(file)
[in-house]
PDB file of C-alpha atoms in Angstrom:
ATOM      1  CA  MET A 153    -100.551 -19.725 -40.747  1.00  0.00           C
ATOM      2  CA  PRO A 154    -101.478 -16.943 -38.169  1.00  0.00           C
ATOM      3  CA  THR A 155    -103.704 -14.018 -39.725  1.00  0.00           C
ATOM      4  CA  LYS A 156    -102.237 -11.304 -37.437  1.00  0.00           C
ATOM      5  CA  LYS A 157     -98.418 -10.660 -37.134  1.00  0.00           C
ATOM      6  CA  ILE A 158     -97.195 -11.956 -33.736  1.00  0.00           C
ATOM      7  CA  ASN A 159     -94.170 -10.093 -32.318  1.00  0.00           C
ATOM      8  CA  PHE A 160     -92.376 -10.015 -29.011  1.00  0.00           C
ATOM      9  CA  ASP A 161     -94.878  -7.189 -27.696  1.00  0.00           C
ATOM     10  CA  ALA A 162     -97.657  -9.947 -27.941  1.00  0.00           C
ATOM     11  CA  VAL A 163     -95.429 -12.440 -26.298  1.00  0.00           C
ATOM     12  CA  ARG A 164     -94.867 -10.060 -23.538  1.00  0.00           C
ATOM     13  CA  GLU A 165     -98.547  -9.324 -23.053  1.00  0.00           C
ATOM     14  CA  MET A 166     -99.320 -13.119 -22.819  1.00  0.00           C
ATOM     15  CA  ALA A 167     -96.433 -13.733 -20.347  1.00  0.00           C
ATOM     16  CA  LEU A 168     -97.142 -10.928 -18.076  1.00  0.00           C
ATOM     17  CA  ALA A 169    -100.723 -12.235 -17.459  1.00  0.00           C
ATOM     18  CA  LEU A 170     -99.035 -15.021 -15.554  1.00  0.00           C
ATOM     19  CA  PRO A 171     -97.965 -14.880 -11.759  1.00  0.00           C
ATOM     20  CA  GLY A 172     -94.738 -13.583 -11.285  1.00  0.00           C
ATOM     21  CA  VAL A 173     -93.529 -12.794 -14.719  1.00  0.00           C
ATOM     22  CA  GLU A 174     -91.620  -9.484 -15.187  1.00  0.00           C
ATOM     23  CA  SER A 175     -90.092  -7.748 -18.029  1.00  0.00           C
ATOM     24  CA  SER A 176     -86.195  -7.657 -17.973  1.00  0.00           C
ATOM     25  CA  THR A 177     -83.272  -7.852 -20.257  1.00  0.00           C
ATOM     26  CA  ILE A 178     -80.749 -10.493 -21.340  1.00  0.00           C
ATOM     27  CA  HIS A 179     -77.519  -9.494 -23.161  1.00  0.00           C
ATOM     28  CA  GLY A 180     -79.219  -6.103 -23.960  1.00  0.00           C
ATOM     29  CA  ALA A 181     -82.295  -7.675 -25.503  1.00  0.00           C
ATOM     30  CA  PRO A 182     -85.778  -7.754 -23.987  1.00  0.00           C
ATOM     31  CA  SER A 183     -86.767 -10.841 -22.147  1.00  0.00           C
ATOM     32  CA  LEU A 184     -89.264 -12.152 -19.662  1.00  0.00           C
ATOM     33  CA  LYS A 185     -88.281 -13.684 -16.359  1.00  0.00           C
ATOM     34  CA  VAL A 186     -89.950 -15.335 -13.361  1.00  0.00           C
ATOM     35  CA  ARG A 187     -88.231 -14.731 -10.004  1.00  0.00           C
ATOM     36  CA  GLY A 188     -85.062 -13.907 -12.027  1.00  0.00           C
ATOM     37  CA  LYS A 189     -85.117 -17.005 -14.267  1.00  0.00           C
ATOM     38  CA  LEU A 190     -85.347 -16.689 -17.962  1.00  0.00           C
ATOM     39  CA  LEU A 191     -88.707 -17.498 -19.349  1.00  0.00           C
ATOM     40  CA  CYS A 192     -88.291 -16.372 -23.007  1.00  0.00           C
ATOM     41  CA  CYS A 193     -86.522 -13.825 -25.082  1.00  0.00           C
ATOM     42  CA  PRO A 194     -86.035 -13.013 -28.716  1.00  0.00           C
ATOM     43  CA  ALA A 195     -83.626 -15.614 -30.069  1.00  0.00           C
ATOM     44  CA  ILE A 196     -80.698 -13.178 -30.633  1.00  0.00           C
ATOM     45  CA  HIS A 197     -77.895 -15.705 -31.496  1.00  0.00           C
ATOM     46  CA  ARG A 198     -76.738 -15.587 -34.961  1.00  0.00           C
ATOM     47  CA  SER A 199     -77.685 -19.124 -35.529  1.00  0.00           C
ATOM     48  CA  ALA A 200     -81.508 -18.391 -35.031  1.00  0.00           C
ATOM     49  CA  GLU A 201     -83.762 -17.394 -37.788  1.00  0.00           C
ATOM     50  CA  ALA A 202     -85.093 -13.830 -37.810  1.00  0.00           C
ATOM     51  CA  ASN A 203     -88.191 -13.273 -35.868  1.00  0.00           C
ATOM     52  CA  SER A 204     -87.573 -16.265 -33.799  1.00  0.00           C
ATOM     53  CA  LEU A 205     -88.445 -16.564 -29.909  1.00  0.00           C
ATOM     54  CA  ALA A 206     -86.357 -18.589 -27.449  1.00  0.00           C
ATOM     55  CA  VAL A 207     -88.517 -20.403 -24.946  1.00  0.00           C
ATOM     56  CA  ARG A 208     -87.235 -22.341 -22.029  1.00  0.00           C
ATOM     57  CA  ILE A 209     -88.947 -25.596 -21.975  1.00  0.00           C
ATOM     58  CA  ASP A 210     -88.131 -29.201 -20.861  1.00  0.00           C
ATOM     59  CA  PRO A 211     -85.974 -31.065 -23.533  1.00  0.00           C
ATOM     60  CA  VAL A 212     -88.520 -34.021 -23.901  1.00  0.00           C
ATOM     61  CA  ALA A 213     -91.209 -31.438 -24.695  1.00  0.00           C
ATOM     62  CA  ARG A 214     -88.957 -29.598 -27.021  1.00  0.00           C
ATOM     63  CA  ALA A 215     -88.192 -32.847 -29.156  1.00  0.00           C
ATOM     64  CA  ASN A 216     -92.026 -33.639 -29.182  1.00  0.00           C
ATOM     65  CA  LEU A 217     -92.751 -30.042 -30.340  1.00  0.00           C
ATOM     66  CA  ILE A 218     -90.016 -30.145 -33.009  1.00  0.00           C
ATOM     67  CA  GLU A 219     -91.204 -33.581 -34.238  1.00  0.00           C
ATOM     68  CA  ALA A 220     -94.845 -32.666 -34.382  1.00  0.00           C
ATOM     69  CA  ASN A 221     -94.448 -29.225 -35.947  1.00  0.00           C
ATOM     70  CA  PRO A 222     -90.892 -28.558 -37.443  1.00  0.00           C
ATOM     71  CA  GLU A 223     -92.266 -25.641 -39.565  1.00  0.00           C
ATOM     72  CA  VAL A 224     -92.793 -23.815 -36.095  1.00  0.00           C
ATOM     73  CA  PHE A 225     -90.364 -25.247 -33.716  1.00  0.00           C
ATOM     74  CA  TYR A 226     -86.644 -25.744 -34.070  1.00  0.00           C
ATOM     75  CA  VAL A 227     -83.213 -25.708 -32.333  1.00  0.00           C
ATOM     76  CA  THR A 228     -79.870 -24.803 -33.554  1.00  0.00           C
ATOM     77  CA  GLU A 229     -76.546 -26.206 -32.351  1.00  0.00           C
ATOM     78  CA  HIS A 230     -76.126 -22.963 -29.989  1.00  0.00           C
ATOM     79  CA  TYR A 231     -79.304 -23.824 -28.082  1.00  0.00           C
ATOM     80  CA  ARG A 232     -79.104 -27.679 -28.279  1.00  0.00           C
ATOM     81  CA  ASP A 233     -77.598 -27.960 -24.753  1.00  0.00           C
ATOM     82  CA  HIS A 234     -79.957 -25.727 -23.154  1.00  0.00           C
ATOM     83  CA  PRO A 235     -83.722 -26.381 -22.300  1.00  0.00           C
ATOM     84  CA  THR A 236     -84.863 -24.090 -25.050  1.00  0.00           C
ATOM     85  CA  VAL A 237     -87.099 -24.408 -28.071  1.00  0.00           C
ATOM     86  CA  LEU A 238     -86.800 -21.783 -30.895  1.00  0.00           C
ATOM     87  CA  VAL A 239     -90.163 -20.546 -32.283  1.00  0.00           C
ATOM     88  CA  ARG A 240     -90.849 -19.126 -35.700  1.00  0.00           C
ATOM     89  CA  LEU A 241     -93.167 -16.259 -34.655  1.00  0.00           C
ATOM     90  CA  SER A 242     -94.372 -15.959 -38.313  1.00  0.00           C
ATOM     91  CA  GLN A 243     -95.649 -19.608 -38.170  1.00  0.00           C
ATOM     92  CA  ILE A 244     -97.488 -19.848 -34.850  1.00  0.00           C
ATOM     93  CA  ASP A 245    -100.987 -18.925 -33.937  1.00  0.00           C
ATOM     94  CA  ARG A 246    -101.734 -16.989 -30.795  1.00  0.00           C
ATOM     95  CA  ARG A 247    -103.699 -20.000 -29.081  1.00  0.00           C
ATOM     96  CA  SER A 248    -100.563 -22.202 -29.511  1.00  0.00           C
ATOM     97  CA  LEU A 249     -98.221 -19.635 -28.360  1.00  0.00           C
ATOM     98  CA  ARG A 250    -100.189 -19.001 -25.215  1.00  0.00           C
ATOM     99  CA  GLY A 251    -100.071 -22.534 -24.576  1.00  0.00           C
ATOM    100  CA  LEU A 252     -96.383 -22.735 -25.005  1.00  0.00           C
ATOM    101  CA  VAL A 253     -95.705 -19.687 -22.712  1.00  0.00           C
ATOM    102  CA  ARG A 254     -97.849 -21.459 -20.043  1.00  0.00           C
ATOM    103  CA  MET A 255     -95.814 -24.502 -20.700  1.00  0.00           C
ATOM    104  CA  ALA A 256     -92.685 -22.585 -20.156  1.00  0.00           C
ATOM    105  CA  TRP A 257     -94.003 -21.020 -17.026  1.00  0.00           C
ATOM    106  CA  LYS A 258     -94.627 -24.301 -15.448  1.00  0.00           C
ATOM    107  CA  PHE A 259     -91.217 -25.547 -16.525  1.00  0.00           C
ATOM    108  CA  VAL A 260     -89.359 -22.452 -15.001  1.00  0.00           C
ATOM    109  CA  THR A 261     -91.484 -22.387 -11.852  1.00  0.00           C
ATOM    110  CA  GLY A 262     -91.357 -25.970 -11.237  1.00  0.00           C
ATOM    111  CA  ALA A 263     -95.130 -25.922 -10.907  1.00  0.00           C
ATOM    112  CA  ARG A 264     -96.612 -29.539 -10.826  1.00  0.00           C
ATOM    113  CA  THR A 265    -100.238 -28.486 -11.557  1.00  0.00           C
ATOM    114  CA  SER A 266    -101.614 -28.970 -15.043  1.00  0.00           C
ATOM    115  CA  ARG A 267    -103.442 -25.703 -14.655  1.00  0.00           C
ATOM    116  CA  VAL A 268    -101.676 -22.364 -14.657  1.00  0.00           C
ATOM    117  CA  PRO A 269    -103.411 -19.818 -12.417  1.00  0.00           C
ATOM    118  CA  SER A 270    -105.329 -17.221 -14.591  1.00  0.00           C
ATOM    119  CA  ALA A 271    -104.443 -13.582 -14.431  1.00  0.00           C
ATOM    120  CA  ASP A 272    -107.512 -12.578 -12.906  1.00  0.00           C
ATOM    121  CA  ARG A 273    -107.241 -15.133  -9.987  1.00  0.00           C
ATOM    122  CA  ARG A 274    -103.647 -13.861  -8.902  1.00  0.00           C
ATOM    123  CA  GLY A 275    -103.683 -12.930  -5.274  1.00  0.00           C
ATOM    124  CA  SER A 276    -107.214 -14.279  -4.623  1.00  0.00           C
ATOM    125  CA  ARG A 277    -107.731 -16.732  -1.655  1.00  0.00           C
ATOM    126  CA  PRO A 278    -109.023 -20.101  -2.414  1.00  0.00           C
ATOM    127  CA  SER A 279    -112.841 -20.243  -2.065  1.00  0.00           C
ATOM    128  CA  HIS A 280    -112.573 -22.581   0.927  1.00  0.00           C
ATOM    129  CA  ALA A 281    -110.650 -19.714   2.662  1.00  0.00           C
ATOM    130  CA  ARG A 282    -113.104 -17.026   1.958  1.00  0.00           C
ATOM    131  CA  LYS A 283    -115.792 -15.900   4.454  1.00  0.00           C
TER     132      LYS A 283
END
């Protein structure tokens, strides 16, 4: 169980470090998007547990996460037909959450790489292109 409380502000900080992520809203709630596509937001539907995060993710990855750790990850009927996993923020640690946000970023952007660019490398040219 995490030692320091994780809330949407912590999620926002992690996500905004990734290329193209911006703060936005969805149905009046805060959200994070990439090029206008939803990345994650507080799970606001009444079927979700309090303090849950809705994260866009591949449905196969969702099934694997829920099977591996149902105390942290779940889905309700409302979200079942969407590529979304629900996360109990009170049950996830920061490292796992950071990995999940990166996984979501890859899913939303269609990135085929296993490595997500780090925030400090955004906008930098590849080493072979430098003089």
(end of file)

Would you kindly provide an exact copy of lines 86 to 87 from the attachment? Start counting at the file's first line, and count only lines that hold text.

ATOM     84  CA  THR A 236     -84.863 -24.090 -25.050  1.00  0.00           C
ATOM     85  CA  VAL A 237     -87.099 -24.408 -28.071  1.00  0.00           C